Tuesday, July 20, 2010

All Right, All Right, All Right, All Right, All Right, Okay now ladies

The Kids Are All Right finally opened in Boston, and my beloved and I went to a matinee. (Cough–Old!) We laughed, we cried, we cringed. Overall, I loved it. But of course I, like the rest of the lesbian community, have some issues with it. We're here, we're queer, we're easily offended, get used to it.

Nonetheless, I think Lisa Cholodenko is a remarkable filmmaker, and she has made a remarkable film. And Annette Bening's powerful performance as an alpha dyke whose world shifts under her feet will get her an Oscar nomination, and probably a win. It will be deserved. The dinner party scene at the donor's apartment is brilliant, just brilliant. [Spoiler alert!] Bening goes from vulnerable—singing at the table—to devastated. And Bening—with some skilled directing from Cholodenko—acutely conveyed the unspoken internal anguish of her character. But back to Cholodenko for a minute. I like to think she and I might have crossed paths, or at least passed each other in the hall, while we overlapped at the same university for grad school. But, alas, the only person in the film I can say with certainty that I've ever met is Julianne Moore (more on that later). I thought Cholodenko's Laurel Canyon was superb, and I can't help but notice Kids/All Right is similar in many ways. For example, both films include:

1. A mechanical and unsatisfying sex scene near the beginning of the film designed to show an otherwise fabulous couple to be suffering from a common human condition known as a blah sex life.
2. A motorcycle symbolizing the ultimate in sexiness and freedom. (Including similar motorcycle-related dialogue along the lines of, "Get on. Hold on tighter.")
3. Type A person represented as a physician.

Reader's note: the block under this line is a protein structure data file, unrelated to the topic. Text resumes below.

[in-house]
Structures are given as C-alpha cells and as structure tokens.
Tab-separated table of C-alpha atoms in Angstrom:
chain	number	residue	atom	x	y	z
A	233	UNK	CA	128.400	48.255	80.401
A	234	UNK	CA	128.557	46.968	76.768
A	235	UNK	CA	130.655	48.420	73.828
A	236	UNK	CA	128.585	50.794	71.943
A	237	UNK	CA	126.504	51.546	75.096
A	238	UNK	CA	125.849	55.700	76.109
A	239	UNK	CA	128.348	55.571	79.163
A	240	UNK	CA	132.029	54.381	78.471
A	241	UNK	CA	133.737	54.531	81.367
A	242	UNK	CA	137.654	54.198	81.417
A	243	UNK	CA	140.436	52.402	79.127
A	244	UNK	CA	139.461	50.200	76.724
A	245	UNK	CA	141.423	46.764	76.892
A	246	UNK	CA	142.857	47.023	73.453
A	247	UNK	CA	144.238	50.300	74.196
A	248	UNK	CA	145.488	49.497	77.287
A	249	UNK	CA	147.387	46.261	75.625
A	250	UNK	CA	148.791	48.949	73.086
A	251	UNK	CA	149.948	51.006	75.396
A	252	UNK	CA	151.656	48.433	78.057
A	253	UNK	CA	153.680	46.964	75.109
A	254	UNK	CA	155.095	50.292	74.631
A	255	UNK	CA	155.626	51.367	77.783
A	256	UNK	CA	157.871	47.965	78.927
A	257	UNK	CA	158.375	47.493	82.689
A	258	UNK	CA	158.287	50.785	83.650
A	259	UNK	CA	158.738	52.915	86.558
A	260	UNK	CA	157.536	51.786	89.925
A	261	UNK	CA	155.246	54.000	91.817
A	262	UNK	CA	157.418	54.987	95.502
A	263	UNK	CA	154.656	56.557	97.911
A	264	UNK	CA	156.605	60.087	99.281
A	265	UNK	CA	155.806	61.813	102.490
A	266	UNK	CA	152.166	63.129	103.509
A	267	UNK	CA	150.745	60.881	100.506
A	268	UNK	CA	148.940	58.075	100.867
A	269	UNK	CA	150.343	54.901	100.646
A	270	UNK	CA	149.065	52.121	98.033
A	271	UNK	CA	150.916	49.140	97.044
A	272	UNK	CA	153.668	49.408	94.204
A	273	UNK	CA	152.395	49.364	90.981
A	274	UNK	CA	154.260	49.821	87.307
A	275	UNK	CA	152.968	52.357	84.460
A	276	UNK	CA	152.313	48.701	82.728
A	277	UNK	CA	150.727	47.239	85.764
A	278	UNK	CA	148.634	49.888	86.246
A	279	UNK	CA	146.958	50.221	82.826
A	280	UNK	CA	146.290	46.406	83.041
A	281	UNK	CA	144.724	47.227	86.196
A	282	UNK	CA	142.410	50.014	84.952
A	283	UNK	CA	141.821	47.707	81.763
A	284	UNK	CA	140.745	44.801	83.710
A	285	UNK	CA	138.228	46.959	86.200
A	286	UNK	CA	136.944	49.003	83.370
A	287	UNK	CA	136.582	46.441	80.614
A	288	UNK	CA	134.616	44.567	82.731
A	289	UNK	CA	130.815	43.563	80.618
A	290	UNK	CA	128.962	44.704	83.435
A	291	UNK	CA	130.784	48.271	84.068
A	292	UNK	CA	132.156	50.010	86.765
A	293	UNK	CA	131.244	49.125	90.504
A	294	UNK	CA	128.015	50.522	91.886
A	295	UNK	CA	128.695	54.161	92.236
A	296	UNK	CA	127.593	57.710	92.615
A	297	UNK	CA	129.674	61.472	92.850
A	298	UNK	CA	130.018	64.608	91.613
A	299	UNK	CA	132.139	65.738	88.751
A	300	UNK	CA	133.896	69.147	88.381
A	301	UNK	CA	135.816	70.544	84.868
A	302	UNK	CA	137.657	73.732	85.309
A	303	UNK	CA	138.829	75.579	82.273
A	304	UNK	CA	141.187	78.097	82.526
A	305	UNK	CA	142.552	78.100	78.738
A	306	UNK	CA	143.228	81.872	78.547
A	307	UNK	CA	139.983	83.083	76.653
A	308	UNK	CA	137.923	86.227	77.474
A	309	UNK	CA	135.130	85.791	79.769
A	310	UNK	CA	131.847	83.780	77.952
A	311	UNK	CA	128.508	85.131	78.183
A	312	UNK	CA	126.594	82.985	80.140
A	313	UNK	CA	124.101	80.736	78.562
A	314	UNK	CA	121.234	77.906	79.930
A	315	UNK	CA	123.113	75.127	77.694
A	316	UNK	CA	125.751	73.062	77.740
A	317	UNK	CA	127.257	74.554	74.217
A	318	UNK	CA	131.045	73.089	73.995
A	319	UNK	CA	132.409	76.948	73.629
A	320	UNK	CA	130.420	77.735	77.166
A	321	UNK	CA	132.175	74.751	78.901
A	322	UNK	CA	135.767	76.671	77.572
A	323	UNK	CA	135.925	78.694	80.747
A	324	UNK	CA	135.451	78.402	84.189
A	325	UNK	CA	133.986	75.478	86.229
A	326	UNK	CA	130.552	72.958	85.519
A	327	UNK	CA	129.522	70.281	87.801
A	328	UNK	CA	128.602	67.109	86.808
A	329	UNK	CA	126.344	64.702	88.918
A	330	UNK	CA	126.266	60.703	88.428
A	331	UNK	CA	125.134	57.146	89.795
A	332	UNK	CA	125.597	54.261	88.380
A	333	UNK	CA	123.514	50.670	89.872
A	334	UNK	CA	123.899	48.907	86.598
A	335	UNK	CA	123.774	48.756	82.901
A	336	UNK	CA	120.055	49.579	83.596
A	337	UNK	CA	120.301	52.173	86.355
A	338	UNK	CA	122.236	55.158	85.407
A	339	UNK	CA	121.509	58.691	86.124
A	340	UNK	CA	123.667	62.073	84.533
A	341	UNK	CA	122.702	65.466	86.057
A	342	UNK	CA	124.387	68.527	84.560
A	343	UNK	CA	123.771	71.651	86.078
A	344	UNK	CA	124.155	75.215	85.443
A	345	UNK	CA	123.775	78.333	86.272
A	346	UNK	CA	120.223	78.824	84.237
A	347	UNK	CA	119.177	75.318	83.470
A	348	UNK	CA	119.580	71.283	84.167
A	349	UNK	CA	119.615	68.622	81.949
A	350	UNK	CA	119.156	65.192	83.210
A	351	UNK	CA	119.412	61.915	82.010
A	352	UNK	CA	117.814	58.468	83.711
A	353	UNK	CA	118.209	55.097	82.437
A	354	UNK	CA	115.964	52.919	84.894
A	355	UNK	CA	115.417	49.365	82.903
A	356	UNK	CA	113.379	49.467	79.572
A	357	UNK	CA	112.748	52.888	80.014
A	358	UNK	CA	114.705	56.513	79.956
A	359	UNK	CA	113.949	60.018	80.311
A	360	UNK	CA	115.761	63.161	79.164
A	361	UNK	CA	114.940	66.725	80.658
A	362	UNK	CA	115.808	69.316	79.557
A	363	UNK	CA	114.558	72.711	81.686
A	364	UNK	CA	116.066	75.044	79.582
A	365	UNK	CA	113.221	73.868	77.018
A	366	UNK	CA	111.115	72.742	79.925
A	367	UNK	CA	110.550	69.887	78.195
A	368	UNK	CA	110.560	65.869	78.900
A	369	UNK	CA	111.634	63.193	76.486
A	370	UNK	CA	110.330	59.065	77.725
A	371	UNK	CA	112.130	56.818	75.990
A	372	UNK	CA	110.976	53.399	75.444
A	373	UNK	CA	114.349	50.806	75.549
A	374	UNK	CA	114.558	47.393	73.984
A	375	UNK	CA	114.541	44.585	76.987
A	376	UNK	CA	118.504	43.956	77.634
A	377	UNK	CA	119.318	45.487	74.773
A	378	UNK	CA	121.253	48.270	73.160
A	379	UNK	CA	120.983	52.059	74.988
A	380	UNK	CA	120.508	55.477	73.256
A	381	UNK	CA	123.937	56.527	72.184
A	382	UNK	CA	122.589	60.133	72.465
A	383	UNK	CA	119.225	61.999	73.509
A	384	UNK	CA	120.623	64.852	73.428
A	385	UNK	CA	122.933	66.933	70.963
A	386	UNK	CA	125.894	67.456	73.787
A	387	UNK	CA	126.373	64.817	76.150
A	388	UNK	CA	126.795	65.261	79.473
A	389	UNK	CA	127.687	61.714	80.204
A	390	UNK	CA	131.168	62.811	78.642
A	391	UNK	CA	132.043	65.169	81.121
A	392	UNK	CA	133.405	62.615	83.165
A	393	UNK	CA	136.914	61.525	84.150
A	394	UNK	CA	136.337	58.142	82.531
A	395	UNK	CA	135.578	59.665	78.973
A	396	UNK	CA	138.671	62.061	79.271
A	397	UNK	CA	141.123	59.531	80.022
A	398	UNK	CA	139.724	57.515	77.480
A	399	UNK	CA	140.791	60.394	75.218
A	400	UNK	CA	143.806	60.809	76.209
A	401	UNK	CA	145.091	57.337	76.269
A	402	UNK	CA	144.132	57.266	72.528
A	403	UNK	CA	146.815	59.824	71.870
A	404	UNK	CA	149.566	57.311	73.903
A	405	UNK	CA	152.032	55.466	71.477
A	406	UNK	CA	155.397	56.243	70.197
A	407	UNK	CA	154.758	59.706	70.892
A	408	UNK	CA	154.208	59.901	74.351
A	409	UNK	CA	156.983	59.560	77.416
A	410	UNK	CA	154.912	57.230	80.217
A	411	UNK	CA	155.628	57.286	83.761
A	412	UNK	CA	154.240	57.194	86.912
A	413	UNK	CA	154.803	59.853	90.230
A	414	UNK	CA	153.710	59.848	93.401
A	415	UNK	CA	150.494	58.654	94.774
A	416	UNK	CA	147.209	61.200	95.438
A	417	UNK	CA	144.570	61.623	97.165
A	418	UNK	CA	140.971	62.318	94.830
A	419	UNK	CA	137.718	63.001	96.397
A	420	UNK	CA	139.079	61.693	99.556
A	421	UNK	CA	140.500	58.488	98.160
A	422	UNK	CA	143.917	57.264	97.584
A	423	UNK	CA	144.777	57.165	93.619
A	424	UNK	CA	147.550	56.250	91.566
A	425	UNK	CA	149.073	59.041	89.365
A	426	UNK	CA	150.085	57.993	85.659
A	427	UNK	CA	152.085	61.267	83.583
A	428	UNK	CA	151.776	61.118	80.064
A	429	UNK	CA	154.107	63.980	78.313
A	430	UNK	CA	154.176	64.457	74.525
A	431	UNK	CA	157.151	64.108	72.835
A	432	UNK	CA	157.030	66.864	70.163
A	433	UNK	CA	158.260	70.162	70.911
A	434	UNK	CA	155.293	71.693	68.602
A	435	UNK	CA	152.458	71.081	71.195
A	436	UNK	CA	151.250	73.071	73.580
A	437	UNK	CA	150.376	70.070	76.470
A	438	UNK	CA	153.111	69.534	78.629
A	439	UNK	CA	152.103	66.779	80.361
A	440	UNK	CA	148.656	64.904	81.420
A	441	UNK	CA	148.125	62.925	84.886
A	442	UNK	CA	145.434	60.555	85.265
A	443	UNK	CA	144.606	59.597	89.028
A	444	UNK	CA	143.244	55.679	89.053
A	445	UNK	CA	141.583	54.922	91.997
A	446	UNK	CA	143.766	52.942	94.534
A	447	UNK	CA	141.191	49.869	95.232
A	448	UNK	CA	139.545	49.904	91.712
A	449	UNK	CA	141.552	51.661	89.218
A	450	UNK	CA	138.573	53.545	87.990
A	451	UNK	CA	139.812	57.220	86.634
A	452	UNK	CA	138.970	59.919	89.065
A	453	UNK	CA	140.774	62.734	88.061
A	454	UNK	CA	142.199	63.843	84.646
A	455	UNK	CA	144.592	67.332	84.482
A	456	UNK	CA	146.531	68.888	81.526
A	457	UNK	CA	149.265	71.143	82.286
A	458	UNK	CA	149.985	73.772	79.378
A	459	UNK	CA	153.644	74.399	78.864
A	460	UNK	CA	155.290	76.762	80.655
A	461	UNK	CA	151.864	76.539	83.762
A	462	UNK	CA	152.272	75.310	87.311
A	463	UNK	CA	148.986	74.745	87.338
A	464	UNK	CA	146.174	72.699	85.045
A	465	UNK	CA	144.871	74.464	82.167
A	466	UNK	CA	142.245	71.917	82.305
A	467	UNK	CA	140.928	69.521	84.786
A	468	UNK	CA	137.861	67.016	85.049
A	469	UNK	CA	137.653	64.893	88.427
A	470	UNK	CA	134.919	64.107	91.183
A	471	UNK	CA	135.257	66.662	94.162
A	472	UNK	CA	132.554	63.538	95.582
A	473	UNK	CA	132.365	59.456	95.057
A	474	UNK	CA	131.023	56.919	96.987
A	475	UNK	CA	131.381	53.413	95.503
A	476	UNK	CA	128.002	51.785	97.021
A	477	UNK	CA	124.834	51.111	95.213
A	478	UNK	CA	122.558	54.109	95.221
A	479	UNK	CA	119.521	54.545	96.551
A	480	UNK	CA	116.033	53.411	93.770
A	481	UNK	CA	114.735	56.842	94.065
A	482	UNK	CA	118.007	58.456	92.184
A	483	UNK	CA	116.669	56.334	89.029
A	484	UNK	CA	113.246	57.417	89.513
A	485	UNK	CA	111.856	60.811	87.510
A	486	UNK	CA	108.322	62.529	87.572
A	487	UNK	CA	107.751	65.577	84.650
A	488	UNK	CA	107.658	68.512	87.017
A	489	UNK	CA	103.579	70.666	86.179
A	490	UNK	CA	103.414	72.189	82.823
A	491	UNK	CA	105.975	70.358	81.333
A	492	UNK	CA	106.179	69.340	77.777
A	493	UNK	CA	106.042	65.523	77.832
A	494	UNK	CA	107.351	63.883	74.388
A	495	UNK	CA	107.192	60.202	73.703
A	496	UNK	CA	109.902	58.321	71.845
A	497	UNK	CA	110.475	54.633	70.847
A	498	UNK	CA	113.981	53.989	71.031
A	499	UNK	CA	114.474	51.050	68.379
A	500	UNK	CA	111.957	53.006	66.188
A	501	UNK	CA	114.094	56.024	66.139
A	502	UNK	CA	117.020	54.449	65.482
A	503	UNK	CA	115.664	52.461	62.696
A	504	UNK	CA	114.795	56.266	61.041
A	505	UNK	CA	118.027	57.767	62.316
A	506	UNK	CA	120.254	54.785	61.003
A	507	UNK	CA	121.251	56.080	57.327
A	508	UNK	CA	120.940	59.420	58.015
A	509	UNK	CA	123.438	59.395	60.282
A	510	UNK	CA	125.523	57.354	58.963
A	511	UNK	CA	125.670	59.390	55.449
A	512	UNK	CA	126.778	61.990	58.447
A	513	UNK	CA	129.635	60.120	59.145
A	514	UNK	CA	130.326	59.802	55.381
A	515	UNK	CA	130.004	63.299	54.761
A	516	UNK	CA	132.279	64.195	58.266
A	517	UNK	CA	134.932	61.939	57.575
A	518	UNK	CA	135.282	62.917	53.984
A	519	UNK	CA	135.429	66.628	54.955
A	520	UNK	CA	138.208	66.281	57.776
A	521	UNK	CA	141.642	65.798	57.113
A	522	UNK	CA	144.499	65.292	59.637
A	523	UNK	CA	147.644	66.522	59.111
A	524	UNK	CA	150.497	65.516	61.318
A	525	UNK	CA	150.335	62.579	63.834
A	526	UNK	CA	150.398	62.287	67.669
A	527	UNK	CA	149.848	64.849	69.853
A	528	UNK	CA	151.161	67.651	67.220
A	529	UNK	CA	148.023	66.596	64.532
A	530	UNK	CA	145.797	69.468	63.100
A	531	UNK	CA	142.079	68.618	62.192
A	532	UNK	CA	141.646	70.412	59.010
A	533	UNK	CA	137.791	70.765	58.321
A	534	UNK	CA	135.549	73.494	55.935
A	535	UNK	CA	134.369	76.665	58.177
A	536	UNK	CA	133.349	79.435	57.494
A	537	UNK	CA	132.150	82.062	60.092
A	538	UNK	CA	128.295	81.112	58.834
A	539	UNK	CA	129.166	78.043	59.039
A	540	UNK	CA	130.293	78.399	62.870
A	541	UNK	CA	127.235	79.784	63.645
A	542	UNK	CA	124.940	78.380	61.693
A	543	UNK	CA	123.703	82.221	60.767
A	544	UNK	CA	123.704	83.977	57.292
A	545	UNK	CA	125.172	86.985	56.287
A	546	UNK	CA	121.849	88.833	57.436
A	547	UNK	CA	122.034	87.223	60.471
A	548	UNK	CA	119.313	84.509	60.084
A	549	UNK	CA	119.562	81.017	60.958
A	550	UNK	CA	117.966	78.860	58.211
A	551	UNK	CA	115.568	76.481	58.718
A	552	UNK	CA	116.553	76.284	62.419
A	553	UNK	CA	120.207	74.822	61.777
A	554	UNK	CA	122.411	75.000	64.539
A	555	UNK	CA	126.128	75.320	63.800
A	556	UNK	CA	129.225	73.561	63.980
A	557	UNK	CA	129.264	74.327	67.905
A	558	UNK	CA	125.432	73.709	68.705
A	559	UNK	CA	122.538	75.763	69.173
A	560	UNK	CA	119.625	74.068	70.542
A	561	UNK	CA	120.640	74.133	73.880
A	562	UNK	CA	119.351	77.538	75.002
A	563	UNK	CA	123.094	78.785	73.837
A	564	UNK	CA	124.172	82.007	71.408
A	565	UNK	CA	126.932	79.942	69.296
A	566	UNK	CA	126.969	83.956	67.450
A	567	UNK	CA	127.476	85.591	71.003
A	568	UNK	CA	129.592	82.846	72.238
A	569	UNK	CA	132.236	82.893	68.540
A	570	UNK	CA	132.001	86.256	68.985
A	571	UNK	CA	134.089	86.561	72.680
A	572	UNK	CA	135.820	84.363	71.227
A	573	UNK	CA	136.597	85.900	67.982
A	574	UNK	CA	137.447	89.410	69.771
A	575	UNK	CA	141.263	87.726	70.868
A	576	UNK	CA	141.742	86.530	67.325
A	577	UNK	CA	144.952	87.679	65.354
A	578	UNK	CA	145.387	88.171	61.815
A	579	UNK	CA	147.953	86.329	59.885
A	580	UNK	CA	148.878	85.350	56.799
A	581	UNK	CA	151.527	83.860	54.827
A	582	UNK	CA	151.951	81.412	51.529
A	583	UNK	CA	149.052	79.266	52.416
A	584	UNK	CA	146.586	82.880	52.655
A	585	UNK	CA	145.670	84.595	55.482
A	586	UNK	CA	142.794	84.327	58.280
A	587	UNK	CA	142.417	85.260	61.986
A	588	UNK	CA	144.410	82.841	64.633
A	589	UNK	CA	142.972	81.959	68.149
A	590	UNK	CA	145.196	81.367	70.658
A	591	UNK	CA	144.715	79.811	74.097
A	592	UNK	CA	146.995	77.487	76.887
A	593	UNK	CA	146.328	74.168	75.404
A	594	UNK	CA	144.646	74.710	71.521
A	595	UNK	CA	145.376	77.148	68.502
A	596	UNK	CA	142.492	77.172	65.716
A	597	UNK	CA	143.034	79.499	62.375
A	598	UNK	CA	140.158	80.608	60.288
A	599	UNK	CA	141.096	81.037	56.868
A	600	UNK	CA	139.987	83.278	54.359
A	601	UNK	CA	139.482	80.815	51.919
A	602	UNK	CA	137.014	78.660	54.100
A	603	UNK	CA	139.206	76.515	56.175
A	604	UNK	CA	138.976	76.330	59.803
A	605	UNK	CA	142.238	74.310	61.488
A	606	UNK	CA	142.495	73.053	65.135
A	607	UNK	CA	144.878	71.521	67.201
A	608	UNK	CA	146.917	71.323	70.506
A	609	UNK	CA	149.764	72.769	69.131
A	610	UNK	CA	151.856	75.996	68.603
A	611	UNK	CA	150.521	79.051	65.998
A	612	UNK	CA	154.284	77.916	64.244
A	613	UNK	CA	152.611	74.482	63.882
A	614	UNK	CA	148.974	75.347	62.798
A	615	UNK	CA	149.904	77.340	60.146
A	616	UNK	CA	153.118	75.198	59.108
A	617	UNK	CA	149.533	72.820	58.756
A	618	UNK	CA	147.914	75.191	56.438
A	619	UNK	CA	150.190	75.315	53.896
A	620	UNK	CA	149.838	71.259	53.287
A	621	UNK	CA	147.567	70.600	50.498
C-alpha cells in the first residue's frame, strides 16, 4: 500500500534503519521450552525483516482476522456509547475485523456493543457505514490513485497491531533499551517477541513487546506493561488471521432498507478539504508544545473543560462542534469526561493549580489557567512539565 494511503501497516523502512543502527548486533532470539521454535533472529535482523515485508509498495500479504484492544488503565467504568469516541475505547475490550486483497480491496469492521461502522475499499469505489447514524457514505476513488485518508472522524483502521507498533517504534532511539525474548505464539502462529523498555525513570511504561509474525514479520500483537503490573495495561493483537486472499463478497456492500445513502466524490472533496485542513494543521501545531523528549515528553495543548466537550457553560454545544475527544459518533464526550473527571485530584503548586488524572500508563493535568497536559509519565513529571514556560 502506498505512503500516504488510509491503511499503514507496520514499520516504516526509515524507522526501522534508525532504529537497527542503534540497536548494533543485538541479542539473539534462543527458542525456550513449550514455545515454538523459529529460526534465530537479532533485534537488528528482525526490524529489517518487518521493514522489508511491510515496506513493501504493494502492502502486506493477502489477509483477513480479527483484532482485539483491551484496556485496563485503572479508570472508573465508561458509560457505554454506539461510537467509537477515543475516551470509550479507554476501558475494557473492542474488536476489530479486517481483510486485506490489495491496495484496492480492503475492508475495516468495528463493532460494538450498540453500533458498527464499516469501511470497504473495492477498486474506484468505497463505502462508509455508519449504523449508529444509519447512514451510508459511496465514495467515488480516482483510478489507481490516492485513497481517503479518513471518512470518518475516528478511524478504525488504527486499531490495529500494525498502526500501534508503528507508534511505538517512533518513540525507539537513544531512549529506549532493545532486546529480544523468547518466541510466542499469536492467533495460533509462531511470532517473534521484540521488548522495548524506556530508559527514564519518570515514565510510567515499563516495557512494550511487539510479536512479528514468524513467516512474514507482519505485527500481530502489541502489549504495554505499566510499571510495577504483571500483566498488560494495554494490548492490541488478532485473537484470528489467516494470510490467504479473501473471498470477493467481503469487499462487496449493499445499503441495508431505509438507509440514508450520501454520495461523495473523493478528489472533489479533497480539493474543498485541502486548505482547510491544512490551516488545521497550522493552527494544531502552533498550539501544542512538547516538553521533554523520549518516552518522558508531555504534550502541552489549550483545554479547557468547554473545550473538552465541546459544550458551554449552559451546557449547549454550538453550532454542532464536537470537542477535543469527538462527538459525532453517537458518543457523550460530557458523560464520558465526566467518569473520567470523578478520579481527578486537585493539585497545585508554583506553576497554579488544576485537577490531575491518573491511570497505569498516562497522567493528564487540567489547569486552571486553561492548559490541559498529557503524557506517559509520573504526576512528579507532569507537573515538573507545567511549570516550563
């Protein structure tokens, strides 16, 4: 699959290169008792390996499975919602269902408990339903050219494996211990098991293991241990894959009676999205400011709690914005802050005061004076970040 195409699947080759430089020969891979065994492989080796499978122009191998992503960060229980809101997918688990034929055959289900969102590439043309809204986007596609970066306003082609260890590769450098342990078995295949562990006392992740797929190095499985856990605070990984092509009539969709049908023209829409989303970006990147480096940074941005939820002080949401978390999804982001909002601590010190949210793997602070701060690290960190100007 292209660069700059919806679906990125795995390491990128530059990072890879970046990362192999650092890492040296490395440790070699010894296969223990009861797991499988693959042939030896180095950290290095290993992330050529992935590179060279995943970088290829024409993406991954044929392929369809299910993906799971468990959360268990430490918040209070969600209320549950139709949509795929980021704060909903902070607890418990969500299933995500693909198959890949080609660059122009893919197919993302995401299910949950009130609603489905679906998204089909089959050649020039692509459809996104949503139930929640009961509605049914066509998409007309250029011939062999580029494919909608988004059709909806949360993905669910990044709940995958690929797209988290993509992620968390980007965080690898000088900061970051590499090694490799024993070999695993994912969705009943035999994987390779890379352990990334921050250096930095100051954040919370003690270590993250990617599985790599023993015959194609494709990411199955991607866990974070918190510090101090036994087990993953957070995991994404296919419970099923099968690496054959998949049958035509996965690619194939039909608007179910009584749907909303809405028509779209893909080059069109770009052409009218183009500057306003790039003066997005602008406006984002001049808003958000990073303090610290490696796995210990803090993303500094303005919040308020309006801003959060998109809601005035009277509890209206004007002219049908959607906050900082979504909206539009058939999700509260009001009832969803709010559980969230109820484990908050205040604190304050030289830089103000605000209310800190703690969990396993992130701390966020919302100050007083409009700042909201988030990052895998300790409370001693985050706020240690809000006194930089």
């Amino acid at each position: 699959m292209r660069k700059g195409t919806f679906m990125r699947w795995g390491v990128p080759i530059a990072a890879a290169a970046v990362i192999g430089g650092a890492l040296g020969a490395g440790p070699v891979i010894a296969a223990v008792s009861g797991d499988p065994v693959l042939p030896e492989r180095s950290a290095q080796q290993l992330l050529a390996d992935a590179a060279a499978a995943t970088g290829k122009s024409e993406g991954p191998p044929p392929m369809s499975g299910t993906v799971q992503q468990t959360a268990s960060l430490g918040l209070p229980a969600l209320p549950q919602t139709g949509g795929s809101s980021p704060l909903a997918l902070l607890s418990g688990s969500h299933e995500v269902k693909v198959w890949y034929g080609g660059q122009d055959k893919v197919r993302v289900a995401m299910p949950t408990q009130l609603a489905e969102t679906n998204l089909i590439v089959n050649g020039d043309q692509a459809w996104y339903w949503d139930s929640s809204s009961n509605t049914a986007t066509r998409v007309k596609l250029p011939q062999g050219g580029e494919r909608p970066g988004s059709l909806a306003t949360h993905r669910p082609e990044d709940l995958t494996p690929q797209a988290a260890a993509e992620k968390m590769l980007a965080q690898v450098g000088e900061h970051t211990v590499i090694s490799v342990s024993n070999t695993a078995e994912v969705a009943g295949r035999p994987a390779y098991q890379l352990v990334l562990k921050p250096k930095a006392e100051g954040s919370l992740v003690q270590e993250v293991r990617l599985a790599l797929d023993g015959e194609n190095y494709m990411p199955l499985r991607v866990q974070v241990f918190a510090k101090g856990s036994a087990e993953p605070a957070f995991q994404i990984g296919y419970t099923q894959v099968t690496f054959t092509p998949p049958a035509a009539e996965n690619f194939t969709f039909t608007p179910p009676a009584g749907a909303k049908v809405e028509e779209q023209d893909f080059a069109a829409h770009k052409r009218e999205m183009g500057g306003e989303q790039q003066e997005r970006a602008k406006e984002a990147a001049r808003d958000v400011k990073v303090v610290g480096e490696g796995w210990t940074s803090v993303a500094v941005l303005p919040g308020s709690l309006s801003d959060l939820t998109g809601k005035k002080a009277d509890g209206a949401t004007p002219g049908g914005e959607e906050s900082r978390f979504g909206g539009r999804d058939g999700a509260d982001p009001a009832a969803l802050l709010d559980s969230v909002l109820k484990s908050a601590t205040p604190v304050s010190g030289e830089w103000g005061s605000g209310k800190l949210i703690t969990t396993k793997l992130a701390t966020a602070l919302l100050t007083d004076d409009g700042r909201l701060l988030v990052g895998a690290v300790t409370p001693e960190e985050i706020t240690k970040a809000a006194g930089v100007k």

4. Well-worn 80s rock T-shirts: AC/DC in Laurel Canyon, Elvis Costello in Kids/All Right.
5. Inspiration drawn from Joni Mitchell and the California sunshine.

I could go on. But I don't think these similarities detract from the film. Indeed, I also believe Woody Allen is a great filmmaker, and eighty percent of his films have the same setting, same neurotic characters, and same references to Nietzsche.

Okay, so what are the problems with this film? The vitriol on AfterEllen is all about the hetero invasion of the lesbian relationship. Lots of our sisters are proclaiming they refuse to see the film because it perpetuates the myth that all lesbians secretly crave a man. I, too, was concerned when I originally heard of the plot. But I gave Cholodenko the benefit of the doubt, and I have been vindicated. The hetero invasion ultimately failed. The male stud was rebuffed. The lesbians triumphed.

But I do have a nagging concern, which was the portrayal of lesbian sex in Kids/All Right. Why oh why, Lisa Cholodenko, did you make it look so dismal? Yes, the gay male porn thing was funny, and, yes, this movie is a comedy—or dramedy. But everything else about the scene was just hard to watch. I understand that the goal here was to make the lesbians look just like any other "normal" middle-aged married couple, miserable sex life and all. But did you have to make it look so bad in front of company? You know, straight people who don't know better? My one comfort is that legions of heterosexuals already have been schooled in the wonders of lesbian sex by watching The L Word.

Another somewhat minor complaint is that, unlike Bening, Julianne Moore just did not set off my gaydar. Maybe it's because she was shagging a dude during a good part of the film. But, apart from that, there was something a bit off. Did anyone else think so?

Now for my Julianne Moore story: It was maybe 1994 or 1995 on a cool overcast day in New York City. I was wearing a black leather motorcycle jacket. My then-girlfriend and I were walking down 8th Avenue near the Joyce Theater when we passed a small, attractive woman with curly red hair. My ex said, "Julie?" They stopped, perhaps hugged, and said things like: It's been so long, how are you, etc. I was eventually introduced as the girlfriend. Julie was friendly, but the whole thing felt a little awkward. After we parted, my ex explained that Julie, an actress, had recently divorced or was divorcing a relative. Julie—Julianne Moore—was not yet very famous. She had been on some soaps and in a bad movie with Hugh Grant, and I had not heard of her. But, you know, she might have taken better notes on the lesbian in the motorcycle jacket. Might have helped her develop her dyke vibe for a future role.

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